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How can Canadian cancer patients push for answers without knowing where to turn?

Click to play video: 'How can cancer patients push for answers without knowing where to turn?'
How can cancer patients push for answers without knowing where to turn?
WATCH: Accessing the health-care system is not always an easy task. Maureen Dore-Parent had to push for the care she needed. The ovarian cancer patient and a nurse says she's lucky she knew how to navigate the system. But for those who don't, how do they advocate for themselves and get access to the care they need? Global's Gloria Henriquez reports. – Nov 17, 2023

Accessing the health-care system is not always an easy task. Maureen Dore-Parent had to push for the care she needed.

The Montreal-area ovarian cancer patient and nurse says she’s lucky she knew how to navigate the system.

“People deserve to be treated, with respect and people deserve care. This is not a third-world country. This is Canada, for heaven’s sakes,” says Dore-Parent.

But for those who don’t, how do they advocate for themselves and get access to the care they need?  “If you think something is wrong: keep pushing,” Dore-Parent says.

Click to play video: 'Montreal nurse’s ovarian cancer diagnosis almost missed'
Montreal nurse’s ovarian cancer diagnosis almost missed

That’s the advice Ovarian Cancer Canada offers, too.

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“We do encourage women to document symptoms to really trust your body, trust your instinct and make sure you’re following up on these things and you’re not taking no for an answer,” said Tania Vrionis, CEO of Ovarian Cancer Canada.

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A study by think tank Fraser Institute showed that in 2022, Canadian patients waited longer than ever for medical treatment.

From the time they get a referral by a general practitioner to seeing a specialist, to ultimately getting treatment, Canadian patients waited an average of 27.4 weeks in 2022.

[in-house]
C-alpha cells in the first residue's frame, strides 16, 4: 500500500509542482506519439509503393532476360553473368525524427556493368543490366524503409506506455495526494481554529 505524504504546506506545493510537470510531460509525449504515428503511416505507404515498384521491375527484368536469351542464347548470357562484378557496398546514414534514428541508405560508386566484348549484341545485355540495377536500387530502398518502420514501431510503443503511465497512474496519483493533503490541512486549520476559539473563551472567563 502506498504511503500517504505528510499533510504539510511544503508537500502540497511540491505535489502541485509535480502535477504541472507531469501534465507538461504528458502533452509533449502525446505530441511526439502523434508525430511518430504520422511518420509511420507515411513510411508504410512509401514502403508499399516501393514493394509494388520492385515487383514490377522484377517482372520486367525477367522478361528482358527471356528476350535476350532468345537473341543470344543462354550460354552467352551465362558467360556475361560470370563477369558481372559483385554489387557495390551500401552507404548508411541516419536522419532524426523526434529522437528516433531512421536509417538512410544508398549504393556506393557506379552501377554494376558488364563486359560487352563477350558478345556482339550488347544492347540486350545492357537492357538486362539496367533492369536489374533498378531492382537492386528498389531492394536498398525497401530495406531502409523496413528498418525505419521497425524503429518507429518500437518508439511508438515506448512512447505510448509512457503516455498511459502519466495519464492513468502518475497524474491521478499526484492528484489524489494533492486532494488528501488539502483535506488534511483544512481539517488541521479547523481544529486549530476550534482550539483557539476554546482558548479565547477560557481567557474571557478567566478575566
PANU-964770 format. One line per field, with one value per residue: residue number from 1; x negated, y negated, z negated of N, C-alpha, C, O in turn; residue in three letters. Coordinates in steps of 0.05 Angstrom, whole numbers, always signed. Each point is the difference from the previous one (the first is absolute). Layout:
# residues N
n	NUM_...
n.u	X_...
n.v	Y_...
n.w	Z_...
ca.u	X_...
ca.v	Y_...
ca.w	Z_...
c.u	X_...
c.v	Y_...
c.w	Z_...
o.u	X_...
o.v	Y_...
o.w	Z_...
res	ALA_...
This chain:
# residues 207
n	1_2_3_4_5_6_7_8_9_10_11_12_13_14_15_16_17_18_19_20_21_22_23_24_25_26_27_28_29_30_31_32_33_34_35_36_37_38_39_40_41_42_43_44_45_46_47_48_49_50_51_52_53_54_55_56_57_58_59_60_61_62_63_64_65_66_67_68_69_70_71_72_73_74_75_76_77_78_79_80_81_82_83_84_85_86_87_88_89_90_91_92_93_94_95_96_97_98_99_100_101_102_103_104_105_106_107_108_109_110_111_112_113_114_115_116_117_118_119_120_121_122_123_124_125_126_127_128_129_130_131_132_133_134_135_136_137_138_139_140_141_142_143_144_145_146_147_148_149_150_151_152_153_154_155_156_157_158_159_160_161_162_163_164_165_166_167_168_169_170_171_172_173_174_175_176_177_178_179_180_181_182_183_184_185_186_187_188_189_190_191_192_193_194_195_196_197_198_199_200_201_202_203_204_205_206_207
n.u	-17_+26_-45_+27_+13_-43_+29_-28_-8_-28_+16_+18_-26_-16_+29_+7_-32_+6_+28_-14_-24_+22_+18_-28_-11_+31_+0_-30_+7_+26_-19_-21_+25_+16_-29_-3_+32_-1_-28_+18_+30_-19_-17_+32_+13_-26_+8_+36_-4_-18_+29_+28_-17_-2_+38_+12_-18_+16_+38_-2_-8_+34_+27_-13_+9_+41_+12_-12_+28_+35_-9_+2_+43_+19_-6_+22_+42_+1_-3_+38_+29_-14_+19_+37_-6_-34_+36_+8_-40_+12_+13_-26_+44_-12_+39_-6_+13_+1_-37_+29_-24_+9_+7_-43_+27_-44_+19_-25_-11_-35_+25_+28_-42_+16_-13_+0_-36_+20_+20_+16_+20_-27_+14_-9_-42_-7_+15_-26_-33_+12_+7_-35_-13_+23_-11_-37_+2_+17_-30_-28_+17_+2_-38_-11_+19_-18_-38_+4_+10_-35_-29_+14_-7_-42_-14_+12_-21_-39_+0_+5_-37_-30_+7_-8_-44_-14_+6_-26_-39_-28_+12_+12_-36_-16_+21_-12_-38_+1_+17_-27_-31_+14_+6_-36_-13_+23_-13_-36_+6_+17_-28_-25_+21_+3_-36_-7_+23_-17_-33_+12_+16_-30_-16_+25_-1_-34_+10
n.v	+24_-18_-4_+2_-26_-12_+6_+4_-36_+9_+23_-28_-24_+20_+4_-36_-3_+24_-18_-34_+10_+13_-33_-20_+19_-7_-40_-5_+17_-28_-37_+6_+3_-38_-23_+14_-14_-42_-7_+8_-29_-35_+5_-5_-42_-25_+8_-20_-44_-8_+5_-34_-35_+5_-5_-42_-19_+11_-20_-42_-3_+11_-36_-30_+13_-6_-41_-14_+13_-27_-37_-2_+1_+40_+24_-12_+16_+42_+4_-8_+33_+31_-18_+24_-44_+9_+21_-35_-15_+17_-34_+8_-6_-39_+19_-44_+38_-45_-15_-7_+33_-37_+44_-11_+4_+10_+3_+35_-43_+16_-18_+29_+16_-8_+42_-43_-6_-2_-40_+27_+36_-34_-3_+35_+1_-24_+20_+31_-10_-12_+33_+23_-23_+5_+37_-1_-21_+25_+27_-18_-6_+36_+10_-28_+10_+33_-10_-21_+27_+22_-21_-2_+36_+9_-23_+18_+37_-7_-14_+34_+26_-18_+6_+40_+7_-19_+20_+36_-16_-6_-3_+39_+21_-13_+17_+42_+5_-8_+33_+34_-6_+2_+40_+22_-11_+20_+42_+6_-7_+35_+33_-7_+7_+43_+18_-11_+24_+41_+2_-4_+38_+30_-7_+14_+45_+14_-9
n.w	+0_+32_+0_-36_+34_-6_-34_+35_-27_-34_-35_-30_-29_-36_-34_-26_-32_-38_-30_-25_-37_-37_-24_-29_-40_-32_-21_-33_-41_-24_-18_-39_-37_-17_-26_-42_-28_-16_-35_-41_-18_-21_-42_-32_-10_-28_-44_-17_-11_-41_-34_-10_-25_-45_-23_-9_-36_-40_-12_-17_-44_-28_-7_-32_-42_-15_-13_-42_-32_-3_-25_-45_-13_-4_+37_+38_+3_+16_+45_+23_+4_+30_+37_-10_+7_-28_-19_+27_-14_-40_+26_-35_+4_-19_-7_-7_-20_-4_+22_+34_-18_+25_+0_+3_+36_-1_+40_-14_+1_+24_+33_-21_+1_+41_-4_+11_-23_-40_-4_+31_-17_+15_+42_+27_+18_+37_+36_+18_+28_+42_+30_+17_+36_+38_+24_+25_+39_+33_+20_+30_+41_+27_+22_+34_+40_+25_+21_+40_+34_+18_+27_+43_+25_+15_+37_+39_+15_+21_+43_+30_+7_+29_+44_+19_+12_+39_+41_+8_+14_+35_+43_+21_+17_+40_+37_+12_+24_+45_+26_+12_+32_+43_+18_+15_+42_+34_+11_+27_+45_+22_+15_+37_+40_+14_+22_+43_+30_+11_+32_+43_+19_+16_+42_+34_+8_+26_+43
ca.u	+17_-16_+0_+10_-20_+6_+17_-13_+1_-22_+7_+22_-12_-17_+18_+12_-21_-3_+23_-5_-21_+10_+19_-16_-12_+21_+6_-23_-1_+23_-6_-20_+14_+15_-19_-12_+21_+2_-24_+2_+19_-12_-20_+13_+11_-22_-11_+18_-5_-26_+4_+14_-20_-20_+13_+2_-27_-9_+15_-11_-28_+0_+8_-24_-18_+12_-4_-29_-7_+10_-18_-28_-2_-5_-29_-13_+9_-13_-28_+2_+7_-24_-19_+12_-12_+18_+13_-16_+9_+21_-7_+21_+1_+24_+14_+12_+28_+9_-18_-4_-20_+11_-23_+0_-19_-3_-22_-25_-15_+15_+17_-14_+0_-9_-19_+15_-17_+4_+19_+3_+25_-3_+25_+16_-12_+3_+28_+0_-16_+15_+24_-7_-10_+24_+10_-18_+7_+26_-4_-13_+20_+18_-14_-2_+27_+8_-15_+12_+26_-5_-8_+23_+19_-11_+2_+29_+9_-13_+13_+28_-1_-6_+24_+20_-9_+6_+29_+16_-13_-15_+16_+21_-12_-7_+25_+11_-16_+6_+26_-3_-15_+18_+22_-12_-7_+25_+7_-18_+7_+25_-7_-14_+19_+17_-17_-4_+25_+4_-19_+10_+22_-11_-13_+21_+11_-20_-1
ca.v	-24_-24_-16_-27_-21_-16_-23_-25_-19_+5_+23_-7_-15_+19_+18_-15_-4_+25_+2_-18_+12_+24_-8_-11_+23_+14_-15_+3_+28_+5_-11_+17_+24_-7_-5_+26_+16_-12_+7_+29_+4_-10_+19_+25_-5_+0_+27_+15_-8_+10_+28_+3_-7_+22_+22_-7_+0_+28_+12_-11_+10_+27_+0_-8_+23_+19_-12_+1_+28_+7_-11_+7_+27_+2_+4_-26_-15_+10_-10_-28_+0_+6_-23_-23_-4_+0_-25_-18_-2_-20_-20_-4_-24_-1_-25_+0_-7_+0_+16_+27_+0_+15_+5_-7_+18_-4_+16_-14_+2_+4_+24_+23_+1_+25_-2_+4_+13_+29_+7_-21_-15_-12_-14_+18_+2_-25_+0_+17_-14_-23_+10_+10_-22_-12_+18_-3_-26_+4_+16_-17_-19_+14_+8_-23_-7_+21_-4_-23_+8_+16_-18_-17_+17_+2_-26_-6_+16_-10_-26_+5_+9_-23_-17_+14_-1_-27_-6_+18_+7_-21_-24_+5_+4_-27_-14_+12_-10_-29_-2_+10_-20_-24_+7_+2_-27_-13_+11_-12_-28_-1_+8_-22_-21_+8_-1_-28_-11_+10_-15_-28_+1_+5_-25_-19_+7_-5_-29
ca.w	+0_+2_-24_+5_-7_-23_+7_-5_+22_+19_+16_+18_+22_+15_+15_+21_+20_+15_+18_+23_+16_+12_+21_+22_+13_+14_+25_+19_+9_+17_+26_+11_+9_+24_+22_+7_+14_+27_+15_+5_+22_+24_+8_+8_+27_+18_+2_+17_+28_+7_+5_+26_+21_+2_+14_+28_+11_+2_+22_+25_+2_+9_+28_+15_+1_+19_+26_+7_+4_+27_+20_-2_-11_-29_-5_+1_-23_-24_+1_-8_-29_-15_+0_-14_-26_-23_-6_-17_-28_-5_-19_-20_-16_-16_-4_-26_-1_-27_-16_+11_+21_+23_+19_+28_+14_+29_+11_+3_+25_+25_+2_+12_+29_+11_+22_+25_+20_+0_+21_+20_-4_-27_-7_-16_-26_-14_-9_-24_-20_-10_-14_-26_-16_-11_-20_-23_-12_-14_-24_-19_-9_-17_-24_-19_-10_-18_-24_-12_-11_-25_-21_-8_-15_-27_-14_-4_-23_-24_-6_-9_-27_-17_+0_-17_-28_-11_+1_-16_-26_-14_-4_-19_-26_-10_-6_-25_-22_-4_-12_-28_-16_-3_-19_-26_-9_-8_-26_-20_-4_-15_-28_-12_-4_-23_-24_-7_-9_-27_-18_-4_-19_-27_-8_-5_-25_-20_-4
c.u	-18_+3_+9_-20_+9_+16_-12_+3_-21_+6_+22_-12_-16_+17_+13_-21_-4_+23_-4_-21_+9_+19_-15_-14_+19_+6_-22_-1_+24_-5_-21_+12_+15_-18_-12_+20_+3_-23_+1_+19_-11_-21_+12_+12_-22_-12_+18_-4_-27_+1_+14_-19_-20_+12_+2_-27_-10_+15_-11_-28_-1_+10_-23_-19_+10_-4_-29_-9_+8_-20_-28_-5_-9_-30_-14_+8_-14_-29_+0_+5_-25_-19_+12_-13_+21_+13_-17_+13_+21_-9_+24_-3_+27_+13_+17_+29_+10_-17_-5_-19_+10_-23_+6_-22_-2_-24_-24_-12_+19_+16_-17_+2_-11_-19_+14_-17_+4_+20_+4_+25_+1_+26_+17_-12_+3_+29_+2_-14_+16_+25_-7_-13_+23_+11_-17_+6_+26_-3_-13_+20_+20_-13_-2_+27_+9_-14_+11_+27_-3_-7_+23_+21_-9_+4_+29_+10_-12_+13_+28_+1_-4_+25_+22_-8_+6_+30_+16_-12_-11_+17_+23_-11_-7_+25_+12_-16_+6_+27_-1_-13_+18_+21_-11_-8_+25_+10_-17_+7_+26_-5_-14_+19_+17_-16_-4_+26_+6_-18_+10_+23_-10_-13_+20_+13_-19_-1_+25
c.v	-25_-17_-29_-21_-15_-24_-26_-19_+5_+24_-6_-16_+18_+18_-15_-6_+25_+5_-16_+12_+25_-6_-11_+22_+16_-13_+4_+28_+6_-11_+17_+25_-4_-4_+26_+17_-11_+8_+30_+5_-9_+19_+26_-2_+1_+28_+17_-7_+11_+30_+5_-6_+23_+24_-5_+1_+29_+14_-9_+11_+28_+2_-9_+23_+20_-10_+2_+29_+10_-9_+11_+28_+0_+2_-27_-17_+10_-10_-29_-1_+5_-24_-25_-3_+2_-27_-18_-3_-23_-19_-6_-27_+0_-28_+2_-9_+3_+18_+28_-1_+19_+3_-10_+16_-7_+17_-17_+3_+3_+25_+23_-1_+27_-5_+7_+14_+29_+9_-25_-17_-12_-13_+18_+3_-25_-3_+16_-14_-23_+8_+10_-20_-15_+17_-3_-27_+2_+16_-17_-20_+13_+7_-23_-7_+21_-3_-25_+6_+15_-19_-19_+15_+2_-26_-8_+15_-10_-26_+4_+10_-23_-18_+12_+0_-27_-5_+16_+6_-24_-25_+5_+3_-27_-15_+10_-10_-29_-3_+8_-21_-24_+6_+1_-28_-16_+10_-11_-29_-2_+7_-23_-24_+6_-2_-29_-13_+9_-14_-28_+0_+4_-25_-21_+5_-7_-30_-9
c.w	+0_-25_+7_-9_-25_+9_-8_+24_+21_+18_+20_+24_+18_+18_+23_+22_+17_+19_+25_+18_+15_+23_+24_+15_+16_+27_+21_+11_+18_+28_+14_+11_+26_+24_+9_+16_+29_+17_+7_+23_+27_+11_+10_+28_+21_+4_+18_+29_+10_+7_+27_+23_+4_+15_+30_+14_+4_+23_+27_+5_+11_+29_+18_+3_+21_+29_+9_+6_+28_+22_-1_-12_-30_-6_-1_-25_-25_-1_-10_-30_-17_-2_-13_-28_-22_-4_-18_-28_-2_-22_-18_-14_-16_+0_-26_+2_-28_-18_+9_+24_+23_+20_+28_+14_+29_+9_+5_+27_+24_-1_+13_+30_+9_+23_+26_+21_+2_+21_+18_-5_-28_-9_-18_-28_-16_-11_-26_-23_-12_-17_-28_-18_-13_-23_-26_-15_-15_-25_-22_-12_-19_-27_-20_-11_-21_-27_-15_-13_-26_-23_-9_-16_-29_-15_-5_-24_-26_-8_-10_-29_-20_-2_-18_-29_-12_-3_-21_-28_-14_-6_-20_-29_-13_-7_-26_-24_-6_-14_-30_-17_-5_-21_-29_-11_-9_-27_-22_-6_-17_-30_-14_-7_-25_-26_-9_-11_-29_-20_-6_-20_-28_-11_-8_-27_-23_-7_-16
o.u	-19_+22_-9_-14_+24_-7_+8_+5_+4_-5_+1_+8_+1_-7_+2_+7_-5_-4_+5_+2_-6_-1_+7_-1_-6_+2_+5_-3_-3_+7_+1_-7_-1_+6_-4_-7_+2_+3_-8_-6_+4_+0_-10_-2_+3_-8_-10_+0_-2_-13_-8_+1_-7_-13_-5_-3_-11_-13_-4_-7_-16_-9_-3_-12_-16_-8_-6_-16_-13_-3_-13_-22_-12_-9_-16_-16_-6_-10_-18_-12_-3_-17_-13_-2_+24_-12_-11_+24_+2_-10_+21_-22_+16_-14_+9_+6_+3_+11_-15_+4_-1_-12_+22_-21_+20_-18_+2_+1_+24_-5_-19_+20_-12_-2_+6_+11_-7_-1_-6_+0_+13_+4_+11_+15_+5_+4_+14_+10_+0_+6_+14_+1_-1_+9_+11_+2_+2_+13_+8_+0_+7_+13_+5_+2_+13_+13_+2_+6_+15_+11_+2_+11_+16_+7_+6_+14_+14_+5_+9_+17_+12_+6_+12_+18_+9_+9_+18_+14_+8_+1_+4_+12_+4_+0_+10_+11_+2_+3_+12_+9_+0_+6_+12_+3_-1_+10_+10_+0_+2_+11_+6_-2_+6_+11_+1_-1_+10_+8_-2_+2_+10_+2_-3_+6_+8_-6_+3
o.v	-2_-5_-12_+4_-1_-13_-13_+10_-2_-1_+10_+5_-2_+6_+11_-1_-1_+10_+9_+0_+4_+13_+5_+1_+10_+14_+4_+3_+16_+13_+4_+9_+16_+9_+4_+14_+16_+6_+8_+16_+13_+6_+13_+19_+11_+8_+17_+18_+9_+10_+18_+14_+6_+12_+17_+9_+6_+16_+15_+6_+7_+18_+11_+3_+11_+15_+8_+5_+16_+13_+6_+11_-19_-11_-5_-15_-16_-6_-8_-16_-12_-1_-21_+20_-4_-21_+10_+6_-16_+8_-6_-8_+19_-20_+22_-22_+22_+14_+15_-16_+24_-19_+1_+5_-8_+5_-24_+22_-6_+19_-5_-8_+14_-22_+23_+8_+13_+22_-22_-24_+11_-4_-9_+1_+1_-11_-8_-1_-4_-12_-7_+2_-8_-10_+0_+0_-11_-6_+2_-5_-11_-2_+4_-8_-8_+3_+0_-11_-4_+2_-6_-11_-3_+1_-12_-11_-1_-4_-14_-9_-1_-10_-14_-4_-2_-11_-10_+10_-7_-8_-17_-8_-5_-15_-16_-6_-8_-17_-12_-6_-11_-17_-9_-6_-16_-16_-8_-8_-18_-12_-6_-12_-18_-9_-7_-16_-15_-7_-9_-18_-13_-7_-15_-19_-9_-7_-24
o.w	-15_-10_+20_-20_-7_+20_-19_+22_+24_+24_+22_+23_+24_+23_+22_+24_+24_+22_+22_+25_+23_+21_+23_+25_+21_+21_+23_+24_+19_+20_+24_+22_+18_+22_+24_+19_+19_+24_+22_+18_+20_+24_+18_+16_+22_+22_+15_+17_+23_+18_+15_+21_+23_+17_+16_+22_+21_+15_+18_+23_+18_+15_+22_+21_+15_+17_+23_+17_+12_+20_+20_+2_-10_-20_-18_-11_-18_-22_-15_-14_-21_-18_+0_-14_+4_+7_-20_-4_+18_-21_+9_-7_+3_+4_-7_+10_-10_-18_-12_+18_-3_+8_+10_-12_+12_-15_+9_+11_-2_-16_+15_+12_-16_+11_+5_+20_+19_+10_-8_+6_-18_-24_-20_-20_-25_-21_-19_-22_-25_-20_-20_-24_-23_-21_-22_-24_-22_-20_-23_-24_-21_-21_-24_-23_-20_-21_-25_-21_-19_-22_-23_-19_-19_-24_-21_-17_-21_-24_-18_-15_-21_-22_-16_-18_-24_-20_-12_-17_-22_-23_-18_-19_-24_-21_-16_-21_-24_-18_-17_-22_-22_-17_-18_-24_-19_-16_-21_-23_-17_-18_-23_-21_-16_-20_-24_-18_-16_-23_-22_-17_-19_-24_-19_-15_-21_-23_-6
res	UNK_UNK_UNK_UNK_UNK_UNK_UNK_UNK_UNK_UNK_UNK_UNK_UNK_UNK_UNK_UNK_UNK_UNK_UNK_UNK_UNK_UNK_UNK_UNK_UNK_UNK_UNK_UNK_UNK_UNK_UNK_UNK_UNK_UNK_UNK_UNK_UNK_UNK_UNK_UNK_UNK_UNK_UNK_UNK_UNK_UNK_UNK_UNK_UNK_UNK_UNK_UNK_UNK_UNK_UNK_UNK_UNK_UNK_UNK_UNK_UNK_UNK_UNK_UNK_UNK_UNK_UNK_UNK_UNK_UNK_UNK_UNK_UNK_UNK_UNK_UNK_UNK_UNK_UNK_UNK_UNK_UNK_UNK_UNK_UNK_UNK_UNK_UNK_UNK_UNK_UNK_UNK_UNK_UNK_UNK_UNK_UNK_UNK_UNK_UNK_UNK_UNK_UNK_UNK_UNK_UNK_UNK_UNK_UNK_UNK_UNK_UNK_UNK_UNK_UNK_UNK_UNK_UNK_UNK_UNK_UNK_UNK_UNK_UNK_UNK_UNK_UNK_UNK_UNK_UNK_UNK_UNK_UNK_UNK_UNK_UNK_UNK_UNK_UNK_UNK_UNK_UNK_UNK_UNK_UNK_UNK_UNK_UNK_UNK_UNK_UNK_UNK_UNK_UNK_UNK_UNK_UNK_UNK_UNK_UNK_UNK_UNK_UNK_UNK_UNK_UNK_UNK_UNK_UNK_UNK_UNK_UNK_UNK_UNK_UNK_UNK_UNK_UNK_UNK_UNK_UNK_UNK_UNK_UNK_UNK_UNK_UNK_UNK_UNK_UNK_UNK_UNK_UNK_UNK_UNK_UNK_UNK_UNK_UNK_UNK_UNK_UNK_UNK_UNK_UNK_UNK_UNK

Quebec patients had to wait about 29.4 weeks to get treatment last year.

Patients’ rights advocate Paul Brunet says we have been dealing with delays in care since the 1990s, when Pauline Marois was health minister.

“We were caught with this kind of shortage and impossibility to treat patients, especially in oncology. She sent patients to Plattsburgh. USA. We did not mind, we were ready to pay,” said Brunet.

Brunet says he wonders if the CAQ government is looking into such solutions and that delays need to be fixed immediately.

The health ministry told Global News in a statement Thursday that directives are clear: surgeries and urgent treatments need to be prioritized.

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“Doctors have an ethical obligation to follow up in a timely manner,” wrote Marie-Claude Lacasse, spokesperson for Quebec’s health ministry.

Lacasse says that if someone has reasons to believe that there’s something missing in their case, the ministry advises people to file a complaint to the health and social services network complaint system or the college of physicians.

“I think a lot of physicians are feeling that moral injury that, ‘I want to be doing this for my patient but I don’t have the resources to do it’,” said Dr. Amanda Black, president of the Society of Obstetricians and Gynaecologists of Canada. “We’re also dealing with a time when physician burnout is becoming a critical issue.”

Dr. Black says specialists are still catching up with COVID-19 delays and taking on extra duties due to the lack of primary care.

Quebec recently reached a deal in principle with specialists, which officials believe will help improve access.

Still, Black advises women to make that extra call if you think something is wrong.

“Advocating both with the health-care system itself and the people working within that system, but I also think it’s part of a larger picture of how can we advocate to our policymakers, how do we advocate to our hospital administration, where do they advocate where it’s just not calling the physician’s office,” Black said.

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